Madonna’s view on submission, a very common theme in personal fantasies and erotic writings. Warning, probably would be considered a XXX rated video. http://www.youtube.com/watch?v=WyhdvRWEWRw
The WSJ article below mentions only women reading these books. I’m curious how many men are hiding behind electronic erotica?
Wall Street Journal
Books Women Read When No One Can See the Cover
by Katherine Rosman
If that woman next to you on the train seems unusually engrossed in her e-reader, there may be a good reason.
Electronic readers, and the reading privacy they provide, are fueling a boom in sales of sexy romance novels, or “romantica,” as the genre is called in the book industry.
As with romance novels, romantica features an old-fashioned love story and pop-culture references like those found in “chick lit.” Plus, there is sex—a lot of it. Yet unlike traditional erotica, romantica always includes what’s known as “HEA”—”happily ever after.”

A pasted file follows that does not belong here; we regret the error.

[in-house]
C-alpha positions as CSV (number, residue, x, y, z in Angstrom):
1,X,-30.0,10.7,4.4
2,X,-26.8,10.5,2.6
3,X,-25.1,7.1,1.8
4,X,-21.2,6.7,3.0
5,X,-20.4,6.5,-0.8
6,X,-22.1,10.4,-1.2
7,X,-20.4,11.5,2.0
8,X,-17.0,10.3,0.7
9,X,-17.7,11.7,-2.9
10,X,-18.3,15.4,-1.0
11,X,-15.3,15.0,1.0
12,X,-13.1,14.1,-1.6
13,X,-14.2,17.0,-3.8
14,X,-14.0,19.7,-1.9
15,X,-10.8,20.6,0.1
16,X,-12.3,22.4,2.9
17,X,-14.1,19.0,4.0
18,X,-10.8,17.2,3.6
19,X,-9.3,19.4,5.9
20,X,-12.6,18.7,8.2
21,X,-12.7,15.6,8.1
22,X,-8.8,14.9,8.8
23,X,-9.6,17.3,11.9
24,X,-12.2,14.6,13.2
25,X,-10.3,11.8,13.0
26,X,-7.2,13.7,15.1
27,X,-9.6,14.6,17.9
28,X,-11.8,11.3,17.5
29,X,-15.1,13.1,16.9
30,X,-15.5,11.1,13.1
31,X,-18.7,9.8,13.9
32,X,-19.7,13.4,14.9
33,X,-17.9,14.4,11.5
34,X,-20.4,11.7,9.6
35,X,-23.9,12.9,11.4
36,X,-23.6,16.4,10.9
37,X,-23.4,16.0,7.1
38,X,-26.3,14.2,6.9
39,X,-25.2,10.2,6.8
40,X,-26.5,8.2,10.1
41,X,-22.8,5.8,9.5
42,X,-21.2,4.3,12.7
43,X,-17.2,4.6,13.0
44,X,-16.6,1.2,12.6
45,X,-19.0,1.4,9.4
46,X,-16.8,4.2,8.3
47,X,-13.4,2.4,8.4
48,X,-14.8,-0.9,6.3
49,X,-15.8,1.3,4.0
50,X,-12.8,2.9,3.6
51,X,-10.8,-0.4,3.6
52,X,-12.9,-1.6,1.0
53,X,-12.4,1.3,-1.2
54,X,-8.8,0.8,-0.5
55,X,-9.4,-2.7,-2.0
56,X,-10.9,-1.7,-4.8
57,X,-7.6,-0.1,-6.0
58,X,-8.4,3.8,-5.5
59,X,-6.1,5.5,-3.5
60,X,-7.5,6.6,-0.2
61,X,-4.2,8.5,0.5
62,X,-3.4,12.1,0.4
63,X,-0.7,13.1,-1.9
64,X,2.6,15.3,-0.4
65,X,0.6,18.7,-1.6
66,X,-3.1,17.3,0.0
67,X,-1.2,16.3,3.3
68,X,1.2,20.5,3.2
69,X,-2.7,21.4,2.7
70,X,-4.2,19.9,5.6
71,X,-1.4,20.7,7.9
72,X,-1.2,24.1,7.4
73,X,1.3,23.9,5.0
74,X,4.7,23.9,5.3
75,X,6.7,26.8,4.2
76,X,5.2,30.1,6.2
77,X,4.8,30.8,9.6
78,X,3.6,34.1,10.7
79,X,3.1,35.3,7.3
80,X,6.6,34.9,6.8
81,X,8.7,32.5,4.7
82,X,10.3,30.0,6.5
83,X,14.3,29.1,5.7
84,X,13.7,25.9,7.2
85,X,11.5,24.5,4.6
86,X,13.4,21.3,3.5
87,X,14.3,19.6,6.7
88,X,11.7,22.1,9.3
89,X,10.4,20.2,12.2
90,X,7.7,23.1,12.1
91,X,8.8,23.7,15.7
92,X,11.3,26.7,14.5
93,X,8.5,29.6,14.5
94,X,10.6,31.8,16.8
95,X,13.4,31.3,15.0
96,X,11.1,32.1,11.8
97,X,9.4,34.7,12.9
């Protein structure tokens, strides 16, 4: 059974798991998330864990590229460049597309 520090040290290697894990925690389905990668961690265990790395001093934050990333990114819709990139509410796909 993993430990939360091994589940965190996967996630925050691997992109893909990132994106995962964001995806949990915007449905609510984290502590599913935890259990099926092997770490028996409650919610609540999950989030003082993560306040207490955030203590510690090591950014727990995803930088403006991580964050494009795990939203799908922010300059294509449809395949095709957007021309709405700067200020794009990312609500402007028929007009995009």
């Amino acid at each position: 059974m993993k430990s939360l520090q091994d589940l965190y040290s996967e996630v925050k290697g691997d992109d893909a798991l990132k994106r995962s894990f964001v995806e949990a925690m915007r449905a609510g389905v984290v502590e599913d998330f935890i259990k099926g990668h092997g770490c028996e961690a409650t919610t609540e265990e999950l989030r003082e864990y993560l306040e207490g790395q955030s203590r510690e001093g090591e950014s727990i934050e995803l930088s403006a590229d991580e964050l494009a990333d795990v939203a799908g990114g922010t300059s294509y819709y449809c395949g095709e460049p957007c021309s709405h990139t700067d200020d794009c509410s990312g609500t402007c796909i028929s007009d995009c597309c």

Kindles, iPads and Nooks “are the ultimate brown paper wrapper,” says Brenda Knight, associate publisher at Cleis Press, of Berkeley, Calif., a publisher of erotica since 1980.
Mainstream publishers are launching digital-only erotic labels to feed demand. At the end of the month, HarperCollins UK will launch Mischief Books, with the tag line “private pleasures with a hand-held device.”
To read the entire article, link to: http://online.wsj.com/article/SB10001424052702304450004577279622389208292.html?mod=WSJ_GoogleNews
Like to read? Event fills need
Twenty-four authors are scheduled to appear Saturday at the Southwest Florida Reading Festival. by Charles Runnells
(Erotic Author Zane offers advice on writing erotica.)
Make sure sex isn’t the only thing you’re writing about. Zane doesn’t consider herself an erotic novelist. She’s a novelist, she says, and she’s taken on some big issues in her work. “My books have dealt with everything from homelessness to teenage pregnancy.There’s more there than just sex.”
There’s also more to this article: